When a Man Loves a Diva dazzles

Dudes sing like ladies
Dan Norman

Last Thursday, while Beyoncé brought her diva-hood to St. Paul and likely flash-in-the-pan One Direction performed to the tween throngs at the Target Center, a much smaller crowd gathered at the Lab Theater to watch talented, diva-loving men strut their own glorious stuff.

Back for another summer run, When a Man Loves a Diva — the brainchild of Mary Kelly Leer, Sanford Moore, and Dane Stauffer — brings a fast-paced and entertaining evening of songs, old and new, made famous by female singers of all stripes. The show holds up to repeated viewings — I saw a similar production last summer — because of the talents of the three singers and the four-piece band, and because of the care that the creators put into piecing the show together.

It all starts with the winning trio at the microphones. Ben Bakken has been seen in plenty of musical-theater productions around town and was an Ivey winner for Jesus Christ Superstar (he was Jesus) at Chanhassen Dinner Theatres. He brings plenty of youthful energy and a more current playlist to the game. Co-creator Stauffer brings his comedic skills, drawing on his years with Triple Espresso and Brave New Workshop and as a performer around the country. Julius Collins has spent time on stage as a performer and a singer — including as the lead singer of Greazy Meal. His fluid voice and wide vocal range allow him to sing everything from a falsetto to low bass.

Some of the show is just for fun. Stauffer gets a comic moment out of "Like a Virgin," as he searches the audience for love, quickly rejecting each person in search of a better time, just like the song's famous singer. In another, the trio takes on the role of backup singers on "He's So Fine." With a spotlight illuminating a feather boa in the front (for the missing lead singer), they do their backup-singer choreography and add in the all-important vocal "oohs" and ahhs."

At the beginning, they tackle a bunch of songs from male "divas," such as "We Will Rock You" (Freddy Mercury, okay) and "Born to be Wild" (John Kay, maybe not so much, though there is a history of substance abuse and a constantly rotating lineup in Steppenwolf). Oh, and they had fun with some divas-in-training, including Lady Gaga and, yes, Beyoncé.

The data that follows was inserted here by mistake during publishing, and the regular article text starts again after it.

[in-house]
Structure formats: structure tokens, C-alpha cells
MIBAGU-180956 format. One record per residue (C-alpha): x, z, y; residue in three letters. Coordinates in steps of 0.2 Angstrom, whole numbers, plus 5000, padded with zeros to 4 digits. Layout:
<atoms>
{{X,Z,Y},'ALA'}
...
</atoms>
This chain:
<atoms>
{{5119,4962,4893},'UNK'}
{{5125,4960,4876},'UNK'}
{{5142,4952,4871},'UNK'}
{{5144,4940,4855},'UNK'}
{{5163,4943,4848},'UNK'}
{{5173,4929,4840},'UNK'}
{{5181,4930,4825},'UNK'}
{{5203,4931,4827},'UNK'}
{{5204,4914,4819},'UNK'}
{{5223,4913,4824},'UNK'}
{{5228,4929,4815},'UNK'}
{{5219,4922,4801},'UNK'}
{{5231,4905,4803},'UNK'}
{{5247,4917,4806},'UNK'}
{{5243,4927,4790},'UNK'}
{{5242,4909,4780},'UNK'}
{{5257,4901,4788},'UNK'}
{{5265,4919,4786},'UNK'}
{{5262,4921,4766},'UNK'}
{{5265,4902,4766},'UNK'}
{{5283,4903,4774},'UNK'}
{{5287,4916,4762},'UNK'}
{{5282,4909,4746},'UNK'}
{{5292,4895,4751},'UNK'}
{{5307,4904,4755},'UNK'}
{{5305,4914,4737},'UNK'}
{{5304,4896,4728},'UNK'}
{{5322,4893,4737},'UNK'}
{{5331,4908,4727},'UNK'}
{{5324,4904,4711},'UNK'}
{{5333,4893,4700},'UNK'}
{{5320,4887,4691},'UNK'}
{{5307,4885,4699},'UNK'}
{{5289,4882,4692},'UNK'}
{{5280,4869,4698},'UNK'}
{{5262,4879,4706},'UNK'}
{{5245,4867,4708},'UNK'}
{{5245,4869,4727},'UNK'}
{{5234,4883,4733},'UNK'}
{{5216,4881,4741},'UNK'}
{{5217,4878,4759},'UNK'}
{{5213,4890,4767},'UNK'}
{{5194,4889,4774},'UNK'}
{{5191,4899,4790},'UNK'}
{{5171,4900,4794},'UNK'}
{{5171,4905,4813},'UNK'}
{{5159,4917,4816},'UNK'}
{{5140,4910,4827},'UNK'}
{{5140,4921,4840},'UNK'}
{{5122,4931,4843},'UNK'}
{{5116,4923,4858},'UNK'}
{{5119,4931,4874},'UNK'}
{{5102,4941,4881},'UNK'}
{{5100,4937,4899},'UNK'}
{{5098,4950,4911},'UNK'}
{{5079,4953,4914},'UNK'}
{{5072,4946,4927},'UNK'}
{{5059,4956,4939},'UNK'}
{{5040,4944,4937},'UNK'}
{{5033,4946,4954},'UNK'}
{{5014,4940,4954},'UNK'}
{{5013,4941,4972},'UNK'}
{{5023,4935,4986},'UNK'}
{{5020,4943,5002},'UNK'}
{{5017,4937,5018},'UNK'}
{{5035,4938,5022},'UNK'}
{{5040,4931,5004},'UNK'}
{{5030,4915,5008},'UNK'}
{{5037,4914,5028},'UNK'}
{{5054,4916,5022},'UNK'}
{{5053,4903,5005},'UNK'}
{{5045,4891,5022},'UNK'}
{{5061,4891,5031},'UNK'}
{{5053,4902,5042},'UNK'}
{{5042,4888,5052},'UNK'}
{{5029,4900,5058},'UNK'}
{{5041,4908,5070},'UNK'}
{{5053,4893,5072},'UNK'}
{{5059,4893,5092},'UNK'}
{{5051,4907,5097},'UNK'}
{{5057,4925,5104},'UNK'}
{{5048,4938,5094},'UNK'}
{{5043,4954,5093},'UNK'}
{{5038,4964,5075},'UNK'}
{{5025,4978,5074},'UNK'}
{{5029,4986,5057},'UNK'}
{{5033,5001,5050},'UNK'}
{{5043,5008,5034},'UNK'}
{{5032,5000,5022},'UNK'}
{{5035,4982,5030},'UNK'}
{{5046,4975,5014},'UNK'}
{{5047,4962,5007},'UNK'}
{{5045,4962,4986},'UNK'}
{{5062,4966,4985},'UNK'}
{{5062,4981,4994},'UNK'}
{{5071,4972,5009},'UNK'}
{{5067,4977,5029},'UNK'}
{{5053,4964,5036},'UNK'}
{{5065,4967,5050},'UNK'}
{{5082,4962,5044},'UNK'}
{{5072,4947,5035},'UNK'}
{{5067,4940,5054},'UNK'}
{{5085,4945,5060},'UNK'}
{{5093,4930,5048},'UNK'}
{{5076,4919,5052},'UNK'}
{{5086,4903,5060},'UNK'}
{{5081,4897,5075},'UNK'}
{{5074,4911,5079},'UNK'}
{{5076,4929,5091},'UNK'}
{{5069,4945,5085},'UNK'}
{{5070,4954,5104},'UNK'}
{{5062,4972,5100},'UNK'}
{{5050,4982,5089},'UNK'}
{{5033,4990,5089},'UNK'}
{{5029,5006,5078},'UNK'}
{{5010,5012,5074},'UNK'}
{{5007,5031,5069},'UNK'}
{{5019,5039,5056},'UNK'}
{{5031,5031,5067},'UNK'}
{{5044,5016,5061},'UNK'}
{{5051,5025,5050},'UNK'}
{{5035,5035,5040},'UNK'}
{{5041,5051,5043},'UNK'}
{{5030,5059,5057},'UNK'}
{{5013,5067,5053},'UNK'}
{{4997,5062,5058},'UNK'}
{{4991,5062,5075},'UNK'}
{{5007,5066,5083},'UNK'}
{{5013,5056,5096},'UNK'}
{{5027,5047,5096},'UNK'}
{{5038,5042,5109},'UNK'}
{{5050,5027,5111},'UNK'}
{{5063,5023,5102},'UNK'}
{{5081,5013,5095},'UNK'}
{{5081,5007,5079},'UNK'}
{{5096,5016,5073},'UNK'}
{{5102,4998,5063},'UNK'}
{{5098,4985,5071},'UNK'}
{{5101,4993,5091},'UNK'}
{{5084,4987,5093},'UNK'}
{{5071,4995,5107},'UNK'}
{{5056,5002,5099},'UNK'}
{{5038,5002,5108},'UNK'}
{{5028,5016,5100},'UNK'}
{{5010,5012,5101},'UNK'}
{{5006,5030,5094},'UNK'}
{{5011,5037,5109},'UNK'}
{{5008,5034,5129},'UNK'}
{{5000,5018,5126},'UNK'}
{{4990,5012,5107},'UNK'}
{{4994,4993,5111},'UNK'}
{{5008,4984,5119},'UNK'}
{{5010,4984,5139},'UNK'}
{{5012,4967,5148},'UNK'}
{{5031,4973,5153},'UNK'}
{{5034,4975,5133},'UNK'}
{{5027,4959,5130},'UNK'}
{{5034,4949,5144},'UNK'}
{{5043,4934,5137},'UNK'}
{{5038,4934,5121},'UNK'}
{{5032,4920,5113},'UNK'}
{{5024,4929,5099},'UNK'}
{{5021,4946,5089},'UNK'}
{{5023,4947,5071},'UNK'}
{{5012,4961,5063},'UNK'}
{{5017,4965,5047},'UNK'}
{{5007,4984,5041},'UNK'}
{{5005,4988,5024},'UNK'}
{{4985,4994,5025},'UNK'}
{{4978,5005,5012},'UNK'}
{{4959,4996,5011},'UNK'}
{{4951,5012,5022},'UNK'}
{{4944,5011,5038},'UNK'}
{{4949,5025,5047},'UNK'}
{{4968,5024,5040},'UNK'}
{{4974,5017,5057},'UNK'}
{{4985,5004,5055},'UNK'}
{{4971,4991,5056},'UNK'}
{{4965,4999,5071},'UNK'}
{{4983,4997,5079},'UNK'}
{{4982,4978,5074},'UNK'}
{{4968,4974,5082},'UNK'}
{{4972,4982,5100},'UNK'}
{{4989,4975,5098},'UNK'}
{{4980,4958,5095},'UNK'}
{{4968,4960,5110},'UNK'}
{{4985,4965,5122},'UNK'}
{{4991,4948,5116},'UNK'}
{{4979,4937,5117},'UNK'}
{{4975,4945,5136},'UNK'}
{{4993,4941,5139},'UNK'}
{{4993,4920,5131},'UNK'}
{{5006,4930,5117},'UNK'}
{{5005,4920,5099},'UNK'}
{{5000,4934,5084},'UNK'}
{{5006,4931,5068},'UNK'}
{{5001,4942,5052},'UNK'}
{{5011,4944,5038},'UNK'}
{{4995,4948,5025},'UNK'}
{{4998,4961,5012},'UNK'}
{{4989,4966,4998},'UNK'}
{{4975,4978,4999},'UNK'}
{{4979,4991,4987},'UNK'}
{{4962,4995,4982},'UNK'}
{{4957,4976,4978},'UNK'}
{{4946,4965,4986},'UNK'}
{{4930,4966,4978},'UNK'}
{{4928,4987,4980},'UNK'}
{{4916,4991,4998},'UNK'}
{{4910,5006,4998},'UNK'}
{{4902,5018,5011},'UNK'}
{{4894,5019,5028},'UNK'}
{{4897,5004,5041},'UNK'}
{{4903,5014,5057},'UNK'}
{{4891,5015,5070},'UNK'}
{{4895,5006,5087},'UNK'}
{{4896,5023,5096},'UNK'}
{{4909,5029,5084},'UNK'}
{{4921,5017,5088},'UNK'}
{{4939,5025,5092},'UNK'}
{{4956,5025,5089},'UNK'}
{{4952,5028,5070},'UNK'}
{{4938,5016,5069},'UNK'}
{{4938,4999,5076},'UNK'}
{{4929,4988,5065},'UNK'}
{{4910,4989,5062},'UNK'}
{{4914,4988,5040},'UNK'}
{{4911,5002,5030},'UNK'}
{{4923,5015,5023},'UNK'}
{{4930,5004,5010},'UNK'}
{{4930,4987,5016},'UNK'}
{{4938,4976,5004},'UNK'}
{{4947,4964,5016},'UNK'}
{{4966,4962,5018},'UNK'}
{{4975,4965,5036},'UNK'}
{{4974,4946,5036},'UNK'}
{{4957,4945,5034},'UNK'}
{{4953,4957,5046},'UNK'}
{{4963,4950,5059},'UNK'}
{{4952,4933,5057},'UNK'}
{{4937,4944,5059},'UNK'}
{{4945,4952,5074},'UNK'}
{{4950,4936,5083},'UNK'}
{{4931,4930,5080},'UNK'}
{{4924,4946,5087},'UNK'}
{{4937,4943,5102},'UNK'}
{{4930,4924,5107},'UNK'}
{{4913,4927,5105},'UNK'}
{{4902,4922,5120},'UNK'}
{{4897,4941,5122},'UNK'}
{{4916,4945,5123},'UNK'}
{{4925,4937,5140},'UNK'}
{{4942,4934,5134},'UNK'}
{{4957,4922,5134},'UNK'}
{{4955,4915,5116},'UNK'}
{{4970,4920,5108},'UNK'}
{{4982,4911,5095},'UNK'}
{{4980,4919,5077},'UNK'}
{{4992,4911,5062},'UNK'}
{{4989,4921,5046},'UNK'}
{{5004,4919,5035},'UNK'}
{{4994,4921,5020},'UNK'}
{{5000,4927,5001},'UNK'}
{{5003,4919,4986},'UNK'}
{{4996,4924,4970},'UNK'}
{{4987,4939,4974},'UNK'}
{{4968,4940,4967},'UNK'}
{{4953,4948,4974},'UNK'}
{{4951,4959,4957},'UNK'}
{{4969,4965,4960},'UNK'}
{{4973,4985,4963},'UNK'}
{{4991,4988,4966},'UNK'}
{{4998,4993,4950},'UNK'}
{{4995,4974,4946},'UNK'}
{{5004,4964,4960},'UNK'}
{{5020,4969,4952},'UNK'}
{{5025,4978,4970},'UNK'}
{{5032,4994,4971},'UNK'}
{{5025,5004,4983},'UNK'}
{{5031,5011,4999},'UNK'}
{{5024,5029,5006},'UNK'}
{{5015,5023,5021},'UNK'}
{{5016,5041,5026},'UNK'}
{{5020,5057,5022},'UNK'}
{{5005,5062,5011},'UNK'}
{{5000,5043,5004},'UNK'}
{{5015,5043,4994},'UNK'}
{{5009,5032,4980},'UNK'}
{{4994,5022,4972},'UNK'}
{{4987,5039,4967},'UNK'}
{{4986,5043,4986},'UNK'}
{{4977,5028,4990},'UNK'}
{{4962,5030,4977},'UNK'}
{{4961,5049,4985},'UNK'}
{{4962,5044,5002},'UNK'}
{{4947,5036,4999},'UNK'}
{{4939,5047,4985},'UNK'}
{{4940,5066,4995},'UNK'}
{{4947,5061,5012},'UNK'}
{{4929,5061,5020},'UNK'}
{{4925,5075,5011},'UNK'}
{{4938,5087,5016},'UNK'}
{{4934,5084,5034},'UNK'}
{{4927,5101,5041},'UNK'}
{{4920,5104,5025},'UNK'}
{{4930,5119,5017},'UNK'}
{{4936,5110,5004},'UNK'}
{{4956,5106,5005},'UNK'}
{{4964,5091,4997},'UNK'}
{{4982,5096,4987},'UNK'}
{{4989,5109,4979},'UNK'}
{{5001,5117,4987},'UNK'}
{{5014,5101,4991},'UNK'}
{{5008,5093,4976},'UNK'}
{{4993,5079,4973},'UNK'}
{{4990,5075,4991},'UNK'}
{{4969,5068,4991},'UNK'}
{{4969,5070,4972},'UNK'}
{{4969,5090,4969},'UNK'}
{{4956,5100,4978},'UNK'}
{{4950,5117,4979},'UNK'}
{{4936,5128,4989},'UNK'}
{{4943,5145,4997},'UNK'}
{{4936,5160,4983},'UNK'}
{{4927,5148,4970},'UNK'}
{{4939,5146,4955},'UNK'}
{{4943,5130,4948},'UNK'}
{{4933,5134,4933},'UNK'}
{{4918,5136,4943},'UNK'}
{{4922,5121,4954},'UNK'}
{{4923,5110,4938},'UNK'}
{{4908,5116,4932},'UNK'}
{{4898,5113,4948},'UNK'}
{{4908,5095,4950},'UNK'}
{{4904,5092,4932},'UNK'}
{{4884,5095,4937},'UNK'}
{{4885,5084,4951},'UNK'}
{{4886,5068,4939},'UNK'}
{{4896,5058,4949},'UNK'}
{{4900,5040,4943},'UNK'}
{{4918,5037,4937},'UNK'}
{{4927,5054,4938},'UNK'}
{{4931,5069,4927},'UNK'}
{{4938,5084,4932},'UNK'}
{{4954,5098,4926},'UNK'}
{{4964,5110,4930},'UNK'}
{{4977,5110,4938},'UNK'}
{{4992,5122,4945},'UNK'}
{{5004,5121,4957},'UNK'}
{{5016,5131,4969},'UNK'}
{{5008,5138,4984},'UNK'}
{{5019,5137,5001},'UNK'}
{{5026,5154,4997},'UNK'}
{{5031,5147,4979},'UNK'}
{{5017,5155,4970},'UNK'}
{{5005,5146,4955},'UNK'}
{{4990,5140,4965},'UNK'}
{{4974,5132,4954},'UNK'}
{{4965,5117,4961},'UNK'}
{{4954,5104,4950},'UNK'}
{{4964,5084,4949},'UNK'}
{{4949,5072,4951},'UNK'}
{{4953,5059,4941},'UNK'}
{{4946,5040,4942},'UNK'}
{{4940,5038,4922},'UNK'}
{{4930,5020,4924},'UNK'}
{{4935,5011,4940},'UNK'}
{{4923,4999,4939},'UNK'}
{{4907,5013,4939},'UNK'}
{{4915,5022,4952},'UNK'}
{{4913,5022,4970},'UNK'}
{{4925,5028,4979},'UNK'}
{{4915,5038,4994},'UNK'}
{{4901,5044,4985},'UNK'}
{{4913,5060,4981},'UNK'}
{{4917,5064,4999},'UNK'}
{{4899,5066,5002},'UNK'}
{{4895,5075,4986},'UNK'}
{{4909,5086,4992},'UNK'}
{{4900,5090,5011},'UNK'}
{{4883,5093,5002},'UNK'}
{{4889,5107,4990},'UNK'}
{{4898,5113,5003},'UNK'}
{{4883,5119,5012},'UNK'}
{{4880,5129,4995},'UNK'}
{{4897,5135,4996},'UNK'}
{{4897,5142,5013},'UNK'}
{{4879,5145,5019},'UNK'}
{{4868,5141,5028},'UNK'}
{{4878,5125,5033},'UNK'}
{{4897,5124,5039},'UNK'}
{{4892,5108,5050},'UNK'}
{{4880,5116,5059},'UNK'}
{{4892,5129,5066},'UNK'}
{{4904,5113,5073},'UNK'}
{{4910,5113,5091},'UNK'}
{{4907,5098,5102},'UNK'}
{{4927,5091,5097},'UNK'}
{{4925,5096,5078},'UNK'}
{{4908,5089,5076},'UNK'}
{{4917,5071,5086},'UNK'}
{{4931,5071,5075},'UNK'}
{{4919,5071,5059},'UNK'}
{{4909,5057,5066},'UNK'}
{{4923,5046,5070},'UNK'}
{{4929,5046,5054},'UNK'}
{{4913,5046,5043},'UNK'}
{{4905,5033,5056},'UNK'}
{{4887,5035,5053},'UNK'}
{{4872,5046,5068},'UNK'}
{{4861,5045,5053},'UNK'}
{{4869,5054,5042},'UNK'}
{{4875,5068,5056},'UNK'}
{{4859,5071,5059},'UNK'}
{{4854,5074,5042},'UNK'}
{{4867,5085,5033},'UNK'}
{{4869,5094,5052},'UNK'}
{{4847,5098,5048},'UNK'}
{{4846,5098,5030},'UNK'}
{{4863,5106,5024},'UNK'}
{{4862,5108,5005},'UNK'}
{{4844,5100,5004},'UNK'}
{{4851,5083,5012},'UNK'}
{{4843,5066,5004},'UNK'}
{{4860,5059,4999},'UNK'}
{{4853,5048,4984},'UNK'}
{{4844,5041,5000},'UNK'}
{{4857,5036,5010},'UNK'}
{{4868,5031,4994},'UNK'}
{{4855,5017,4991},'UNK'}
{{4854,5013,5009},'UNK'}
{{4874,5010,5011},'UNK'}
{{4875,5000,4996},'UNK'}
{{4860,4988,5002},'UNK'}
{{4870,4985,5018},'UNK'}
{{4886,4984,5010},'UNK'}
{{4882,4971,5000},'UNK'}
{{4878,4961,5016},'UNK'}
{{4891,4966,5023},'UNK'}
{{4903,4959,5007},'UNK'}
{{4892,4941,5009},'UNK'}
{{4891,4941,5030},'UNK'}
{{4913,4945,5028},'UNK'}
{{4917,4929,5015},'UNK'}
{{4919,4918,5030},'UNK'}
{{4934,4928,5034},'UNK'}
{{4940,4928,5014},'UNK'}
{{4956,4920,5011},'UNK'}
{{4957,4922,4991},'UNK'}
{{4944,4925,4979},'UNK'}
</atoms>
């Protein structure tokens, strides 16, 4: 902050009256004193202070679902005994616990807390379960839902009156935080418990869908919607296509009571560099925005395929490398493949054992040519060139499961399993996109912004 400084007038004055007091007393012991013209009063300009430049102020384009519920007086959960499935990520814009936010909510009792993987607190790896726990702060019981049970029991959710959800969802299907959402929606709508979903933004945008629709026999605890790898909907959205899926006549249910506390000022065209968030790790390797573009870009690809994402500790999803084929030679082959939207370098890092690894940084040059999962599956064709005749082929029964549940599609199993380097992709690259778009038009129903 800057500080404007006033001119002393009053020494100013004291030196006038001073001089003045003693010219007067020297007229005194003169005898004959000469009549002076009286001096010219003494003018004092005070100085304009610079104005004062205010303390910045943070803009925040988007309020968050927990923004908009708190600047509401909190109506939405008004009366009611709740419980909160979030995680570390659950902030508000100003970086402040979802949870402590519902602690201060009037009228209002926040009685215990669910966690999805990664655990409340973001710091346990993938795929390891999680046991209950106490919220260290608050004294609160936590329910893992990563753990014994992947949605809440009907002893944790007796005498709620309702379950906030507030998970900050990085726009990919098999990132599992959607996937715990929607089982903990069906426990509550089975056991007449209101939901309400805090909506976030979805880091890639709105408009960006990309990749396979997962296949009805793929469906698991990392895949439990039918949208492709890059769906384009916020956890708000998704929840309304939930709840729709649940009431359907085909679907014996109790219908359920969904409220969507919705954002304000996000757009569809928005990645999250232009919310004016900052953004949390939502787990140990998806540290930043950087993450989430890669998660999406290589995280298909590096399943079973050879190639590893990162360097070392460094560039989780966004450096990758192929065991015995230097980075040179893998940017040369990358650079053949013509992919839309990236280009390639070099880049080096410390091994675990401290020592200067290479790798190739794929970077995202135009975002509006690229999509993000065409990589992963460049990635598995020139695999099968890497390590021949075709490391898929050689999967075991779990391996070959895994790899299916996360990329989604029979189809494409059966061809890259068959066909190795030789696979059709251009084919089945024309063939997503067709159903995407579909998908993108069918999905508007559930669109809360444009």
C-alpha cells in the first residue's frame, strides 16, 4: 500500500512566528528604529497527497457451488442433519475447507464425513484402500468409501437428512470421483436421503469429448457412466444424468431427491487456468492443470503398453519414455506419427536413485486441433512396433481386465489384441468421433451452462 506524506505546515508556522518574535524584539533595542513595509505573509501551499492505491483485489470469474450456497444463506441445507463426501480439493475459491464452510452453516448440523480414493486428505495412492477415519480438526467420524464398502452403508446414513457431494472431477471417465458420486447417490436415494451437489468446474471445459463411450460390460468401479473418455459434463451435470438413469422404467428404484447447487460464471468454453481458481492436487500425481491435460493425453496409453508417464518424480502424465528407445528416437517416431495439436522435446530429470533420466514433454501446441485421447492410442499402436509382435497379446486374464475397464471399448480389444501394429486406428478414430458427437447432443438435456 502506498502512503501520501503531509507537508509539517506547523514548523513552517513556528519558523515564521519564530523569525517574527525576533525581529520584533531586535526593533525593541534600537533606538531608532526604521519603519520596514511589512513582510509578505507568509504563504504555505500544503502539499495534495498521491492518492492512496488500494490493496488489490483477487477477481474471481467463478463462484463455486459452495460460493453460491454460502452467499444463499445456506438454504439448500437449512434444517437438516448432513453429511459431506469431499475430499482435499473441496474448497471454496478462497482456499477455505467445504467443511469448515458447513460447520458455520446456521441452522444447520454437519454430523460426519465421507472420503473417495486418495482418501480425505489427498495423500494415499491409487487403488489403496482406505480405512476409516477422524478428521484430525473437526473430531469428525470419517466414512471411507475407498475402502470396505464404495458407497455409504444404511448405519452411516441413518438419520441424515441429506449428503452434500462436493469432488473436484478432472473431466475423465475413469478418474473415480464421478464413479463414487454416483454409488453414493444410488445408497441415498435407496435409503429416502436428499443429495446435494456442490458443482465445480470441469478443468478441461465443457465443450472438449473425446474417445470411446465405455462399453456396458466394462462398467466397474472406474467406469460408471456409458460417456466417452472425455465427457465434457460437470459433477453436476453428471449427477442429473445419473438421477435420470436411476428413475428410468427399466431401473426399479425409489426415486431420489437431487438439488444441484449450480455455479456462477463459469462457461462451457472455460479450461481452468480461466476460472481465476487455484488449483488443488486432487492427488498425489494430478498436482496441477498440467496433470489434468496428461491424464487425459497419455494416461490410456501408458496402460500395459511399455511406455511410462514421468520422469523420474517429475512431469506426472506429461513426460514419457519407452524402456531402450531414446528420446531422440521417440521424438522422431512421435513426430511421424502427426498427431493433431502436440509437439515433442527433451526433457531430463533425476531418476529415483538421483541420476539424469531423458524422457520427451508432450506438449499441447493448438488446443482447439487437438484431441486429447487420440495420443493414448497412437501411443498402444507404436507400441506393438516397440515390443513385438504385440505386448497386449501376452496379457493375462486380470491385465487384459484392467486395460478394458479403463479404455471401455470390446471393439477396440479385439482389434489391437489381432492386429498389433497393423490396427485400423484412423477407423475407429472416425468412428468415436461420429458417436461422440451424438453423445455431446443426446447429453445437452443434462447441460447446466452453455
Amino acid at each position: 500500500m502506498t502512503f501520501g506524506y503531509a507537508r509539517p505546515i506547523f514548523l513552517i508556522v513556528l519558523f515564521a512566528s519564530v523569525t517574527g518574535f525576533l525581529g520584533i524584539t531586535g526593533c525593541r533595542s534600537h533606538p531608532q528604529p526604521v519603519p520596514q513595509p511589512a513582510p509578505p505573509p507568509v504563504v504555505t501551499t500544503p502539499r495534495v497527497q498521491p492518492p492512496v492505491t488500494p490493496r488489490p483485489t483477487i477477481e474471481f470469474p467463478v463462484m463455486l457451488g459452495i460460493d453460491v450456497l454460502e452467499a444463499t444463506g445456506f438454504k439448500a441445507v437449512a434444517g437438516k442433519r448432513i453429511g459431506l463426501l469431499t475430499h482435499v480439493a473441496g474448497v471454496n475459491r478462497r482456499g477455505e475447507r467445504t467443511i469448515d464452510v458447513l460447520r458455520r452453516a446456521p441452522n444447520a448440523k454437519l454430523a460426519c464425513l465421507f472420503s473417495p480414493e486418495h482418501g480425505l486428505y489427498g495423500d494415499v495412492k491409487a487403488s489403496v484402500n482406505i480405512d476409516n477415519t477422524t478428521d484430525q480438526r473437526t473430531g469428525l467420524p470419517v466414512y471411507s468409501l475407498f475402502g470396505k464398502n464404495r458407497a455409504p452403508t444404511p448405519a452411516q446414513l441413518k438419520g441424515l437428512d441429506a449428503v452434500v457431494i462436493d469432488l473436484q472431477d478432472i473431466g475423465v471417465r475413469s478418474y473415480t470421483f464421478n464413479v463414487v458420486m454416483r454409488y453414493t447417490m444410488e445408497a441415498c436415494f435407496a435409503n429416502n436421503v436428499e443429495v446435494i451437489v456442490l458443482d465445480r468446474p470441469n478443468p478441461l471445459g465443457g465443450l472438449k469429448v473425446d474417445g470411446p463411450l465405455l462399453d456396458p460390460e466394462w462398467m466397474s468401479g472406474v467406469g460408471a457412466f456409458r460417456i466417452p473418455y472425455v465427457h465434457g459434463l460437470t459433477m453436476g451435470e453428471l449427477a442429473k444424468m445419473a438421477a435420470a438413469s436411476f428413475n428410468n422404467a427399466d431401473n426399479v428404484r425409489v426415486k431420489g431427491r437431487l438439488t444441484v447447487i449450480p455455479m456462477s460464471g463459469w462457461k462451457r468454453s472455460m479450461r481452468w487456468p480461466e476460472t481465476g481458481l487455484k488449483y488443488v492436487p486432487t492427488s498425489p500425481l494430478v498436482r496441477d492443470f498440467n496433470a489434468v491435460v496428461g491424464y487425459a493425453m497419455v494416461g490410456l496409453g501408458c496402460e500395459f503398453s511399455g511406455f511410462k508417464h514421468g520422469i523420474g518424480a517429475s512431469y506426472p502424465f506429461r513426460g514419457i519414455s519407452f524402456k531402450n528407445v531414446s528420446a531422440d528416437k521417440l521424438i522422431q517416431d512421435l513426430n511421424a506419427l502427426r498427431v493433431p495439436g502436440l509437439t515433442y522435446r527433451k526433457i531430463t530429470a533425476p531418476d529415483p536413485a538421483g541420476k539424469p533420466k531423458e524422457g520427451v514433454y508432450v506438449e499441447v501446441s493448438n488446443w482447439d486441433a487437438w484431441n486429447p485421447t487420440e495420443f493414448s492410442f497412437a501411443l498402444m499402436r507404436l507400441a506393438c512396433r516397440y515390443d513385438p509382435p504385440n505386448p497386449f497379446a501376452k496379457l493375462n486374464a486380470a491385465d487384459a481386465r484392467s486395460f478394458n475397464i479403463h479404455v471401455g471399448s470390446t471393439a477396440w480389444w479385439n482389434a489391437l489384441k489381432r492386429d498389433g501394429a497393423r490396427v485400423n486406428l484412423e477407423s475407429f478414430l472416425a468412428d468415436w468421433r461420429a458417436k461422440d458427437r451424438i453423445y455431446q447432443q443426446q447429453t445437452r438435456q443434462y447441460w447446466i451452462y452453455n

The meat of the show finds the singers approaching the songs head-on, providing terrific interpretations full of emotion and power. Bakken gets highlights in the first and second acts, first with a fiery reading of "Rollin' in the Deep" and then with Bonnie Raitt's "I Can't Make You Love Me." The Raitt song was a terrific showcase for Bakken's singing skills, as he just sat on the lip of the stage and sang his heart out, letting his voice do all the interpretation needed for the scene.

Collins reached his inner diva via Chaka Khan ("Tell Me Something Good") and a glorious "I Will Always Love You" that reminded us of just what Whitney Houston brought to the table at the beginning of her career, before diva-dom brought it crashing down.

Stauffer spent a lot of time behind his comedic veneer, from his smoldering reading of "Fever" to his best Cher on "Gypsies, Tramps and Thieves." It was a little frustrating at times, as it felt more like an act than the pure honesty we saw from the other two singers. When that layer does drop, Stauffer's performance more than equals the intensity of his comrades.

Co-creator Moore — of Moore by Four and plenty of other stages — leads the band, while a fairly simple stage setup gives the singers space to do their work. The Lab is a cavern-like room, but the cast does a fine job of filling it with plenty of music and energy.

There are showstoppers, of course. The players end act one on a considerable high, taking us through the Tina Turner version of "Proud Mary," with the "easy" first half and "rough" second half intact. And there's the closing medley (and encore number), where they bring out all of the joy of this music in its infectious glory.

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